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In every art room, some students naturally work more quickly than others. However, the speed of students working doesn’t necessarily speak to the quality of the work. In all aspects of life, people perform tasks at different rates, which is no different in the art room. But, when it comes to the logistical planning of your curriculum, having half the class finished with a lesson while the other half is still working can be problematic.
Sure, early finisher activities might be the answer for some students, but others see these activities as busywork. You will always have students eager to finish homework for another class, work in their sketchbook or on an independent art project, or read a book. But, there will also be students who need something to do because they aren’t interested in any of the prior solutions. So, what does work for this group of students? Games!
Studies show putting together a jigsaw puzzle benefits the cognition of people of all ages. According to Mary-Ellen Mort’s (2001) article, What Online Researchers Do for Fun: The Fine Art of Procrastination, the act of putting a puzzle together can put a person into a state of flow. When someone enters their flow state, it positively impacts creativity.
Puzzles can also improve memory, dexterity, cooperation, and problem-solving, all of which are great skills in the art room. Consider setting up a puzzle station in your art room. Yes, puzzles take up space, so you’ll need to get creative with how you display them. Using a roll-up puzzle mat or setting up the puzzle on a piece of foam core that can be easily moved might be a great place to start.
The best way to describe the Twin It!™ game by Gamewright®, other than being fun, is a modernized and competitive game of memory. This game includes cards with 100 different patterns and designs. There are several ways to play the game, but the root of the game focuses on hand-eye coordination, short-term memory, and visual recognition.
It’s perfect for an art classroom setting because it can be played in large or small groups. The beautiful patterns on the cards can actually be used as an inspiration in art pieces. After introducing this game to your students, you’ll find they can’t get enough of it!
Classic games like Go Fish will continue to stand the test of time and reach new generations. Birdcage Press has taken the traditional card game a step further by creating several art versions perfect for the classroom.
The best thing about a game like this is that it introduces students to new artists and artwork while including information about the artist on every single card. It’s easy to play and store, and even though your students might be playing a card game, they will quickly start absorbing the art facts on the cards.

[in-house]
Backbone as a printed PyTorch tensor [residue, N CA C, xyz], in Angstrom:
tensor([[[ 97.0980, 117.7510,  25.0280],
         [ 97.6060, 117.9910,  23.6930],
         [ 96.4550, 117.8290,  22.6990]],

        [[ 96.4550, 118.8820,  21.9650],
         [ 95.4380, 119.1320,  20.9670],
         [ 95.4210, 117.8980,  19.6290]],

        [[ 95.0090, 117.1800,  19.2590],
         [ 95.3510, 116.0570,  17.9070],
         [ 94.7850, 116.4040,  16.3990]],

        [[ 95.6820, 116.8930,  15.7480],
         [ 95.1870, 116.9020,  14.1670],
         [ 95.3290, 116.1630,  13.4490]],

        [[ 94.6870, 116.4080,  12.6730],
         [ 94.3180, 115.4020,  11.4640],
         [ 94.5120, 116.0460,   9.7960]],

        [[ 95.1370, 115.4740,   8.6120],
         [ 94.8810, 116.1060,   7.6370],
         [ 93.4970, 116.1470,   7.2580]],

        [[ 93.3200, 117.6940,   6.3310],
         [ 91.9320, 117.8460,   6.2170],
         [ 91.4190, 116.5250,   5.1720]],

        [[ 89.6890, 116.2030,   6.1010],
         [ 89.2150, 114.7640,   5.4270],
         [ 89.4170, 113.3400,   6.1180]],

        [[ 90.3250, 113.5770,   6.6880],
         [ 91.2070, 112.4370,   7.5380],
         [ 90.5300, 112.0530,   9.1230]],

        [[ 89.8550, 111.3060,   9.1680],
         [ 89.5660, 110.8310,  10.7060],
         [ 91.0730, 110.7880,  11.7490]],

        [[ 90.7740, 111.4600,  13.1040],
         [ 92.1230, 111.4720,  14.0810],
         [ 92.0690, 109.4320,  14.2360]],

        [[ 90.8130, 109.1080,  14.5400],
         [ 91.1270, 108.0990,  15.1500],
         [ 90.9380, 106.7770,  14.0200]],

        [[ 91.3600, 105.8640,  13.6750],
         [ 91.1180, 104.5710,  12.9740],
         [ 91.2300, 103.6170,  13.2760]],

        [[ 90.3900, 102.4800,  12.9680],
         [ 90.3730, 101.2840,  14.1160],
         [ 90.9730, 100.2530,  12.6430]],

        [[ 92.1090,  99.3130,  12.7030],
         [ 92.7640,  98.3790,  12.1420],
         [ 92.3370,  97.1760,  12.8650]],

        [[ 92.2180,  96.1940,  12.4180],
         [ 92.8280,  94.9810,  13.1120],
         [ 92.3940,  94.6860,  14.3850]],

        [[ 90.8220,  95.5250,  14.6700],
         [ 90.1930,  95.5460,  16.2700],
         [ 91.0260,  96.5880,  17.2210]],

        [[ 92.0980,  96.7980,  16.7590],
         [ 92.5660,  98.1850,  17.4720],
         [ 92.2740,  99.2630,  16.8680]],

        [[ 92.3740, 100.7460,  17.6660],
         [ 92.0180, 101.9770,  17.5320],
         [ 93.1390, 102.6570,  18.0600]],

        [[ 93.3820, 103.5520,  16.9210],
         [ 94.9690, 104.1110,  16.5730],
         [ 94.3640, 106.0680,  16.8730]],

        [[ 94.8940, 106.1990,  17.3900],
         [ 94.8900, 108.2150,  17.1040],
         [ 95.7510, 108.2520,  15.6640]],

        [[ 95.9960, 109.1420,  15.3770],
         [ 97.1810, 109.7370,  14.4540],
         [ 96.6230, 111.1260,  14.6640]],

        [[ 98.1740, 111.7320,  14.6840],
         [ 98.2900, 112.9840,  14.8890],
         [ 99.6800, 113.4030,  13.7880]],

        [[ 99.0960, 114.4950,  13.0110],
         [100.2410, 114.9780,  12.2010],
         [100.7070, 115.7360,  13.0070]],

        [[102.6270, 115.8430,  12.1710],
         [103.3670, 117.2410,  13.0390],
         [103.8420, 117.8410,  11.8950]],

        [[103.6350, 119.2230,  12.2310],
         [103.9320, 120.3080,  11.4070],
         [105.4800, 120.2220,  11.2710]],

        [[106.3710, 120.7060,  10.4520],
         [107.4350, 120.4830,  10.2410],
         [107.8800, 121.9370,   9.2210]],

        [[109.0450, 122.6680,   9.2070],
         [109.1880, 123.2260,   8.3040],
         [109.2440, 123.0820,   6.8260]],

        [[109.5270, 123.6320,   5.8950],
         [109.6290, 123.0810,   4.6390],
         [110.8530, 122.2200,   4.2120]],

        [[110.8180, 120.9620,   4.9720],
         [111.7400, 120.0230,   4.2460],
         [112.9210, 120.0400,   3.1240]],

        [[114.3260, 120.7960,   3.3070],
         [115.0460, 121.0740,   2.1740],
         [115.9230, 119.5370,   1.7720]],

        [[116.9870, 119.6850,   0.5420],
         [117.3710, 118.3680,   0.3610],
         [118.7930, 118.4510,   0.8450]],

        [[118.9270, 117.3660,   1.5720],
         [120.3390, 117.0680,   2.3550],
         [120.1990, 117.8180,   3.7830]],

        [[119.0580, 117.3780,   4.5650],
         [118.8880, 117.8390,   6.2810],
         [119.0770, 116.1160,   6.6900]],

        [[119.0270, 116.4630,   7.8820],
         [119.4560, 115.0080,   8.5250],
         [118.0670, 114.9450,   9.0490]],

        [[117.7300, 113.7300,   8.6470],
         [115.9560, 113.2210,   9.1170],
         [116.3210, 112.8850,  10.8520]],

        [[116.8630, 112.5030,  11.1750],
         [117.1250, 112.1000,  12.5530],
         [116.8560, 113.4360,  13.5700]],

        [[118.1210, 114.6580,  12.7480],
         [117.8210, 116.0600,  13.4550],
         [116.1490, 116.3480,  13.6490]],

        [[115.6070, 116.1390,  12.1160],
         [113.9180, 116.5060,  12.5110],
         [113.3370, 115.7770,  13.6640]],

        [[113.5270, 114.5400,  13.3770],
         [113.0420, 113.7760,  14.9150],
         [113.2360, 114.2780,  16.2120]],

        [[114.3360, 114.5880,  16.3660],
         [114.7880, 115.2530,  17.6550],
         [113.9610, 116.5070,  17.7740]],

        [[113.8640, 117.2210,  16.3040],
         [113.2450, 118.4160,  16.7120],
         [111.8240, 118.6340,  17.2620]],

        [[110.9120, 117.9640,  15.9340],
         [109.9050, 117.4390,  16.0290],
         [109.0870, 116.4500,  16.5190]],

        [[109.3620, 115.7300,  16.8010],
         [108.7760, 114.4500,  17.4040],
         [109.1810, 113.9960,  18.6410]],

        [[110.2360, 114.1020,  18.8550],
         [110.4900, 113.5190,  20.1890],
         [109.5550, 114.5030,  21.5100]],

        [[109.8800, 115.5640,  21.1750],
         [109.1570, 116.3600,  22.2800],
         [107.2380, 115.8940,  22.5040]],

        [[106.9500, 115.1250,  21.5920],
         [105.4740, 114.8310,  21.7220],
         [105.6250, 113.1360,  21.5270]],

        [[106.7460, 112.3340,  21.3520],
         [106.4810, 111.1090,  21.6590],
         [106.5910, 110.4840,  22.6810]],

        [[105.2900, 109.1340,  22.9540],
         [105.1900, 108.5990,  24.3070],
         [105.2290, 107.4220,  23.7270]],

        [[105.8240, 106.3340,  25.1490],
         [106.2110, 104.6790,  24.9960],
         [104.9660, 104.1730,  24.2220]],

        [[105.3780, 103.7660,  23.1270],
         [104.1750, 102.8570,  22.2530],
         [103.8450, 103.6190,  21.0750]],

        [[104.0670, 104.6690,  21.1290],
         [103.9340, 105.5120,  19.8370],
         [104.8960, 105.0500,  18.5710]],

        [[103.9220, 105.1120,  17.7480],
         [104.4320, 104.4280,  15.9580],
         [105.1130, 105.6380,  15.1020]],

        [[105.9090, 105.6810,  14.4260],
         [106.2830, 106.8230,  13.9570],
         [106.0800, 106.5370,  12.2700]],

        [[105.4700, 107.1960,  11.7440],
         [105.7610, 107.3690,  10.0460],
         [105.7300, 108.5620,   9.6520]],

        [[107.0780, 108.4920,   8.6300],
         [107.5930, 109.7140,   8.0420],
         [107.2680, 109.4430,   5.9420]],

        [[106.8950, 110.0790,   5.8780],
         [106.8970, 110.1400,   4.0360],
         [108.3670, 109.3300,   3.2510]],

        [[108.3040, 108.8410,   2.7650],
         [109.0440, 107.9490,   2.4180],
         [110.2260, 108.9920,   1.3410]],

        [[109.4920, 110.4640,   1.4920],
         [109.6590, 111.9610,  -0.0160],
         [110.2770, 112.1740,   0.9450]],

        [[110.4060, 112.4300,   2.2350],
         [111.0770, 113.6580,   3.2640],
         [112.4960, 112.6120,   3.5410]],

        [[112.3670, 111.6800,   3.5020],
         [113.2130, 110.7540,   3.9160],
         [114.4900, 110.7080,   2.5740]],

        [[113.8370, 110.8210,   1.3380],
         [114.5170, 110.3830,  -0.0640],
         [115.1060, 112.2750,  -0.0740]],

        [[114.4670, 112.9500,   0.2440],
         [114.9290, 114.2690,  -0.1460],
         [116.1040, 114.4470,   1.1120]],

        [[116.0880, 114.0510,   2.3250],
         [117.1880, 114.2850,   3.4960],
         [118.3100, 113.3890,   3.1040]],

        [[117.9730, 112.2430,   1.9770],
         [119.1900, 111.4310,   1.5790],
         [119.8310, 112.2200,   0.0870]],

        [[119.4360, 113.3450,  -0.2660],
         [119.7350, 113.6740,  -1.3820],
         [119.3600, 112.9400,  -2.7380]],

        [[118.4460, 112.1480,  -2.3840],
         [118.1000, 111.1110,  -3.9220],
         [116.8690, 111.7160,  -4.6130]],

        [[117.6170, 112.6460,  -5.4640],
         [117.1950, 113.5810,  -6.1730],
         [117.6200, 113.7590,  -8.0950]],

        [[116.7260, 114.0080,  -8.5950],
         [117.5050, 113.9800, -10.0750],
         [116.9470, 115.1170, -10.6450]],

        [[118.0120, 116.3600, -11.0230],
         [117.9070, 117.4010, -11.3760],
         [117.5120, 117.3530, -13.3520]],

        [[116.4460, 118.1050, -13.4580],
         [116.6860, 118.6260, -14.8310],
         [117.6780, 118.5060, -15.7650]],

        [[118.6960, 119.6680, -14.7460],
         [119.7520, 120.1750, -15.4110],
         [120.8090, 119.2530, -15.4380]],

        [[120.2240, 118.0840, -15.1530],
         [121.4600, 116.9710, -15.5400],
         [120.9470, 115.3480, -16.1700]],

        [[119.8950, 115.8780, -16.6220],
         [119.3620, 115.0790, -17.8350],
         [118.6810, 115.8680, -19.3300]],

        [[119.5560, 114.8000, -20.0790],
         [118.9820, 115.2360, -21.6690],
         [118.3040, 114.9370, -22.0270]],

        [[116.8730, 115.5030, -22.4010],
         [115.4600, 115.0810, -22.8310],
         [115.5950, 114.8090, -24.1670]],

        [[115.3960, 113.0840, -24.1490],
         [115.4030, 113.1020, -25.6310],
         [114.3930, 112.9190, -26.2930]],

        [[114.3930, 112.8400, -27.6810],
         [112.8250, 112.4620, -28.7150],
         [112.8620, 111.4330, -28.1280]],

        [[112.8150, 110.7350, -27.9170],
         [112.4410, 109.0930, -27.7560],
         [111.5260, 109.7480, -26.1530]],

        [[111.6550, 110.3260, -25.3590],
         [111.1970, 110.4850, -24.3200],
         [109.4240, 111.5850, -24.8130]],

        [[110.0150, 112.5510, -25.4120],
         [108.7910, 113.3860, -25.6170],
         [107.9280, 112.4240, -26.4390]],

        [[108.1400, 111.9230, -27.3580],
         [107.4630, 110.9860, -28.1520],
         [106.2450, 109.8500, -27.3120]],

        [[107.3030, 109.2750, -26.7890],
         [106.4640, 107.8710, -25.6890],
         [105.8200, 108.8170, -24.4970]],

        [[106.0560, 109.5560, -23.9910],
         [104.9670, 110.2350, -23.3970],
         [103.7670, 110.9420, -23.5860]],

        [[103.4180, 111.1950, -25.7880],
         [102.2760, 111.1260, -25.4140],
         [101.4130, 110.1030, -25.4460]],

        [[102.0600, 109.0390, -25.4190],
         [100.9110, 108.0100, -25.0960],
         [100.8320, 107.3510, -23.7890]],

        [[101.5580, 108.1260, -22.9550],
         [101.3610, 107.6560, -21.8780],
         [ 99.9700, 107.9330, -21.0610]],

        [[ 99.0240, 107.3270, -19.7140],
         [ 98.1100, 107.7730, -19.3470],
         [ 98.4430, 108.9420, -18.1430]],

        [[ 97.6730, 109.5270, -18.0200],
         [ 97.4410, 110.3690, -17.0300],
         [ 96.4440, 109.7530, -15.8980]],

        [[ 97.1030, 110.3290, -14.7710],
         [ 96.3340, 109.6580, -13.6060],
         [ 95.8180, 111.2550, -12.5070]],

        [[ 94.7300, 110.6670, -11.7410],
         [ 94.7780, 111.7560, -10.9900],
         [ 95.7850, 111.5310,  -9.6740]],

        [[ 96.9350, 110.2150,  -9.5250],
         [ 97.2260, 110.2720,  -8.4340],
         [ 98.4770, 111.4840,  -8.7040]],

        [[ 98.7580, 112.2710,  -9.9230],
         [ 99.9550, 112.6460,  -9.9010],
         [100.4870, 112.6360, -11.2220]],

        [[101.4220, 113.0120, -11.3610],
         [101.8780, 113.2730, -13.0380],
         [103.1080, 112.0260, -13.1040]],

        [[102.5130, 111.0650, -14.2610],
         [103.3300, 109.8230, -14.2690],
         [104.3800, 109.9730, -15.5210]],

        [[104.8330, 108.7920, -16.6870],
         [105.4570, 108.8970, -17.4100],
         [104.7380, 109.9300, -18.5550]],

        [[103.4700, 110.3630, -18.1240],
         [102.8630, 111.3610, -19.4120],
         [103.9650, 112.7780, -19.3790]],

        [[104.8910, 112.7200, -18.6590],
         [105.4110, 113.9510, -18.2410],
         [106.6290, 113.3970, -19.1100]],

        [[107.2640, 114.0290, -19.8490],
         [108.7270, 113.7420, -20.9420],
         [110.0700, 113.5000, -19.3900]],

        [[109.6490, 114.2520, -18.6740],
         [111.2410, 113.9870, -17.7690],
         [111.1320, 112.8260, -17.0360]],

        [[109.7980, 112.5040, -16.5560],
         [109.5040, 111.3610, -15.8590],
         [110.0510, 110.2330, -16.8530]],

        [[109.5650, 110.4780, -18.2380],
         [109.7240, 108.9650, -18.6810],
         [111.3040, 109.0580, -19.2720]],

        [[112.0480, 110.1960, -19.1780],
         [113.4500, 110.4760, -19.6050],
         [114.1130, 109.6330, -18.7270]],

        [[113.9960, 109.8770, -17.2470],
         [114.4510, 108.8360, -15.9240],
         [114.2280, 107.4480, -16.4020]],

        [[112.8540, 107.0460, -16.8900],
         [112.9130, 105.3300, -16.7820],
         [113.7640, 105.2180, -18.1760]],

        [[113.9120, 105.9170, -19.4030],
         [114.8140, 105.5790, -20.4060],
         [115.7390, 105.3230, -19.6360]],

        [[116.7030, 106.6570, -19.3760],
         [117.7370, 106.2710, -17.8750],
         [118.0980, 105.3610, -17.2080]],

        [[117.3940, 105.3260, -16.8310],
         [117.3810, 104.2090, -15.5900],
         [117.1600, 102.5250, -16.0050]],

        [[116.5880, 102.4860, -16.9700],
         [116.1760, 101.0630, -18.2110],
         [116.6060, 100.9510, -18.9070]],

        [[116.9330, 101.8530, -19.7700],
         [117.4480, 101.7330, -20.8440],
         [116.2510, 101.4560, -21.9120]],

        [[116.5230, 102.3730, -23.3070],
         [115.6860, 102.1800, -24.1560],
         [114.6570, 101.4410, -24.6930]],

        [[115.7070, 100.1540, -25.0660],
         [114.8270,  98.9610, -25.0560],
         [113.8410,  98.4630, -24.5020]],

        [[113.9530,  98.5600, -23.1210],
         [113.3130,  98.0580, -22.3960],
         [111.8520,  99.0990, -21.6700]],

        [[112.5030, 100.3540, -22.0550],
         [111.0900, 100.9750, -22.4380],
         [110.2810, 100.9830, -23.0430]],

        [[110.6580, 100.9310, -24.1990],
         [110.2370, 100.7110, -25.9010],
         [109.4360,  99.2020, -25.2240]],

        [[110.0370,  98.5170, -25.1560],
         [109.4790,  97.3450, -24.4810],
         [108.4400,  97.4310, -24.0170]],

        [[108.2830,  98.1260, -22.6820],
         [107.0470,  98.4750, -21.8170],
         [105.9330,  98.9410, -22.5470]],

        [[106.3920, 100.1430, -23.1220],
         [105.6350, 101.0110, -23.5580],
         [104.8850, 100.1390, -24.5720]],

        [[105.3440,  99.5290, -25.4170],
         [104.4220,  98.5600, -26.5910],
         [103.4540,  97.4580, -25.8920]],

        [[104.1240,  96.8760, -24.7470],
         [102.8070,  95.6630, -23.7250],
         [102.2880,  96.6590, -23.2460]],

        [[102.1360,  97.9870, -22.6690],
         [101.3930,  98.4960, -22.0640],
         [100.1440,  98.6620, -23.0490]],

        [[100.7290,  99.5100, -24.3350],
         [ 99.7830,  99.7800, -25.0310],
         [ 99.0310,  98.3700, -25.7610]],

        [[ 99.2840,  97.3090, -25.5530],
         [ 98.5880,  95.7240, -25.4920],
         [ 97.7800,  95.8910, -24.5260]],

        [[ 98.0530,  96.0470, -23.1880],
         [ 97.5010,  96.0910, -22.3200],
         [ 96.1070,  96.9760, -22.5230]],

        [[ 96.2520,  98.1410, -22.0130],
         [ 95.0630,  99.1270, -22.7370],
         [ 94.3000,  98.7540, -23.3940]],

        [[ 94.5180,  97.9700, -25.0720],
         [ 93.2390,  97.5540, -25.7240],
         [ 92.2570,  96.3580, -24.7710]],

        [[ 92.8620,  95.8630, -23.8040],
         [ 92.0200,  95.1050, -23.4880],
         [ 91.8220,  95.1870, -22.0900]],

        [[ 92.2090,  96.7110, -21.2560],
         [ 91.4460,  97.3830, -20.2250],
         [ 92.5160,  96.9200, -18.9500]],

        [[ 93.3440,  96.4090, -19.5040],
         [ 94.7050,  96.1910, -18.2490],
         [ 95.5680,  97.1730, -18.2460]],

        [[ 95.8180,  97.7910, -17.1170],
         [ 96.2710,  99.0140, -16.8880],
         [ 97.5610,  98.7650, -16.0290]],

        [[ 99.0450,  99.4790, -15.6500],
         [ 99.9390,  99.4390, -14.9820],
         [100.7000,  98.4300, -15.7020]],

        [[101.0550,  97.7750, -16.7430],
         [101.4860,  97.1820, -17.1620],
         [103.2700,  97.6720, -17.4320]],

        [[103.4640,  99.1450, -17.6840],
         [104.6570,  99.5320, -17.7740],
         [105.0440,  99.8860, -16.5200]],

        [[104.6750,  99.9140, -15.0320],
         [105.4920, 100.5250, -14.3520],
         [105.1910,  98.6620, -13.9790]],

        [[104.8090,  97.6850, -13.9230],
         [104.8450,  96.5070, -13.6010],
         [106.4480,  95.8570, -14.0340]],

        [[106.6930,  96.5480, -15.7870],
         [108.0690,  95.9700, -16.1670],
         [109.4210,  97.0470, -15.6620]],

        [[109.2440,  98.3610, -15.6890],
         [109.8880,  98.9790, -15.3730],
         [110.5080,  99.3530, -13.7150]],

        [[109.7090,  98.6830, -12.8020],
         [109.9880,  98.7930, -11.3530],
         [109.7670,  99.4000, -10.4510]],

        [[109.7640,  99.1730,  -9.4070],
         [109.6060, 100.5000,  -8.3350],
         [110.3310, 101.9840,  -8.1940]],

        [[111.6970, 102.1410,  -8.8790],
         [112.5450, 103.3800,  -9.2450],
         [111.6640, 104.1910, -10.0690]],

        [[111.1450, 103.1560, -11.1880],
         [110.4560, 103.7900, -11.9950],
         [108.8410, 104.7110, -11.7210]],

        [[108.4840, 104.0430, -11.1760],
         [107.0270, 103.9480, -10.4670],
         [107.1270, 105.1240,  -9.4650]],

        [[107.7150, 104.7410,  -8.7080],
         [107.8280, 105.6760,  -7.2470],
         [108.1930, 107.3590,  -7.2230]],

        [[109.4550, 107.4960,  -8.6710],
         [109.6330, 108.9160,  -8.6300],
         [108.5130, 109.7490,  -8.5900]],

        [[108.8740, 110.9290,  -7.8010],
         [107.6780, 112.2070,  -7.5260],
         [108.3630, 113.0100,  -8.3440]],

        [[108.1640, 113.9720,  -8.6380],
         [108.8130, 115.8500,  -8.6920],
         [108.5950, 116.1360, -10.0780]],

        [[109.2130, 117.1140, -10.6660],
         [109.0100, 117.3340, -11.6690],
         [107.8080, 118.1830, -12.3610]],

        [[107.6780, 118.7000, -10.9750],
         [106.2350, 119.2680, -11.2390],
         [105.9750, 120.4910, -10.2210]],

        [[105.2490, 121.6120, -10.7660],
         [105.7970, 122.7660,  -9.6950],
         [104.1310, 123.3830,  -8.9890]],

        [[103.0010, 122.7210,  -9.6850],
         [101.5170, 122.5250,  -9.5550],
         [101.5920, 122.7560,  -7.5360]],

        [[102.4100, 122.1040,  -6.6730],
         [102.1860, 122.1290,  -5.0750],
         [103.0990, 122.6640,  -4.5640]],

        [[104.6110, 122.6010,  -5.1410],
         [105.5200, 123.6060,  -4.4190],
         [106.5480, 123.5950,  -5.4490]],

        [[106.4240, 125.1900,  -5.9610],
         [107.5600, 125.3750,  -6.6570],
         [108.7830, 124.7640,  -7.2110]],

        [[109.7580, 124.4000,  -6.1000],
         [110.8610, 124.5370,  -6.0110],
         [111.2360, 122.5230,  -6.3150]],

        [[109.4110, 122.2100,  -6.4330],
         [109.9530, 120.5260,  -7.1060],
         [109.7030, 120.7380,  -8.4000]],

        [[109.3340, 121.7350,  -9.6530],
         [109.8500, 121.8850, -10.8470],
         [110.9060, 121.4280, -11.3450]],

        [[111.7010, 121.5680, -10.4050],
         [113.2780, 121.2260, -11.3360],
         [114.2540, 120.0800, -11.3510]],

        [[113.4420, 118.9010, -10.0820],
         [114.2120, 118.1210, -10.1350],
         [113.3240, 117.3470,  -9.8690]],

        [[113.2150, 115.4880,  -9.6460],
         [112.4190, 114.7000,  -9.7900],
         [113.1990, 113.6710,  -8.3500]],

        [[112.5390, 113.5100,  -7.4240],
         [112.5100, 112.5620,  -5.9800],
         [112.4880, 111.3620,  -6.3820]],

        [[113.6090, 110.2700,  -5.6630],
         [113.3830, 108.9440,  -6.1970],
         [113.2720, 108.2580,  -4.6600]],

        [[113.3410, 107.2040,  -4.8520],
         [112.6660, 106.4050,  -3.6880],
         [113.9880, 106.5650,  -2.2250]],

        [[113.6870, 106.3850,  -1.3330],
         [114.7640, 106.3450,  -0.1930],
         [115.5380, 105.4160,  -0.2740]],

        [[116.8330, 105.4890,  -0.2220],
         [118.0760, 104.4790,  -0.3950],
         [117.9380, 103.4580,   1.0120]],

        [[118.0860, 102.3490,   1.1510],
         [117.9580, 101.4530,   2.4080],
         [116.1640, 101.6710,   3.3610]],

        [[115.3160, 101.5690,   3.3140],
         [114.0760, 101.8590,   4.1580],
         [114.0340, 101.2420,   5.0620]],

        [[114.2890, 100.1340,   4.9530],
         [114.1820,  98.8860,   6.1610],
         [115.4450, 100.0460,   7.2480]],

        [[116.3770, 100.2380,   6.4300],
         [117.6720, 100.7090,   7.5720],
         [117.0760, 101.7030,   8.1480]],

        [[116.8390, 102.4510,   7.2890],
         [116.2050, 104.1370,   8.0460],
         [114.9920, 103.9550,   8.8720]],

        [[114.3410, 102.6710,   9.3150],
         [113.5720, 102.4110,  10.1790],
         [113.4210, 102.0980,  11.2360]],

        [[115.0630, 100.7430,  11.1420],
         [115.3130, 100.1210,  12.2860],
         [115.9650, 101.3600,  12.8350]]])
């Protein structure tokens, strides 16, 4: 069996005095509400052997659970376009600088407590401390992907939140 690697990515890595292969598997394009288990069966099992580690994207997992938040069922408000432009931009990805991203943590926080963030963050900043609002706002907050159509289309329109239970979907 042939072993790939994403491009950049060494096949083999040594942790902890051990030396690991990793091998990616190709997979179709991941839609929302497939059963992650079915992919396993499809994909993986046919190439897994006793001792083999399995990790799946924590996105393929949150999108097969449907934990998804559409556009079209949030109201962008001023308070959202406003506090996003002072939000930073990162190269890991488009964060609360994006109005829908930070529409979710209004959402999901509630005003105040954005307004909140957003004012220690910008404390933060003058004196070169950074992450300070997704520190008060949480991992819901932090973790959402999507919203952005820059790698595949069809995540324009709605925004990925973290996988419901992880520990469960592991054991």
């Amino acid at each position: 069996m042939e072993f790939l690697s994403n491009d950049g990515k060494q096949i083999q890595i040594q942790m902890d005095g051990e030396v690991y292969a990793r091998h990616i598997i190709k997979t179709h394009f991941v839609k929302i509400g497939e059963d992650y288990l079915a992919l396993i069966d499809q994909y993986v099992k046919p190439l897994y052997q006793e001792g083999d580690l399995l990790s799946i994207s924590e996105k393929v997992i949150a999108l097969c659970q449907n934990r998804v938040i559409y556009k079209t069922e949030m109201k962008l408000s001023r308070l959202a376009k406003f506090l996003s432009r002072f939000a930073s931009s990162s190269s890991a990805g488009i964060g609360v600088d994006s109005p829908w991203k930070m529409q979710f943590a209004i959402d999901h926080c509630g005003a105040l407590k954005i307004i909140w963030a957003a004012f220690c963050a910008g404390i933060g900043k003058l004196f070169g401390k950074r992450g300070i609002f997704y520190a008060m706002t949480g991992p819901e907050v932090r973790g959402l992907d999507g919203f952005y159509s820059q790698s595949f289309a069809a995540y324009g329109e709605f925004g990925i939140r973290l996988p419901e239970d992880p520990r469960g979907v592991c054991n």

Some of the best learning experiences come through exploration and play. If you’re looking for ways to ensure your students gain authentic learning opportunities, try out the Color Rush color mixing game.
Even though this game is a perfect introductory lesson to any color theory unit, you’ll find your students will want to play it often. You can find the instructions for the game and download the game pieces here.
In recent years, the legacy of Bob Ross has become a viral sensation. Even our students who have little to no interest in art have been exposed to his transient paintings or his calming voice. If you have the Bob Ross: The Art of Chill game in your classroom, it will be no surprise that your students flock to the familiar face on the box.
While this game is one of strategy, it’s most suitable for an older age group of students, and it might take a few rounds to find the flow of the game. Nonetheless, this art-related game will expose students to painting materials without actually painting and force them to analyze and observe the artworks presented in the games without even realizing it.
Professor Noggin’s History of Art is best described as a trivia game for the art room. It can be played in groups or even in teams as a whole class activity.
The trivia questions on these cards are appropriate for students and help you teach art history concepts you might not have even known!
The use of games in the classroom can serve many benefits. Whether it be to reinforce concepts or engage students in art-related activities, you can almost always find a way for them to work in your classroom. Try out one of these six games to further infuse the world of art into an engaging learning experience for students.
What’s your favorite game for the art room?
How do you engage those learners who always finish their artwork quickly?
Magazine articles and podcasts are opinions of professional education contributors and do not necessarily represent the position of the Art of Education University (AOEU) or its academic offerings. Contributors use terms in the way they are most often talked about in the scope of their educational experiences.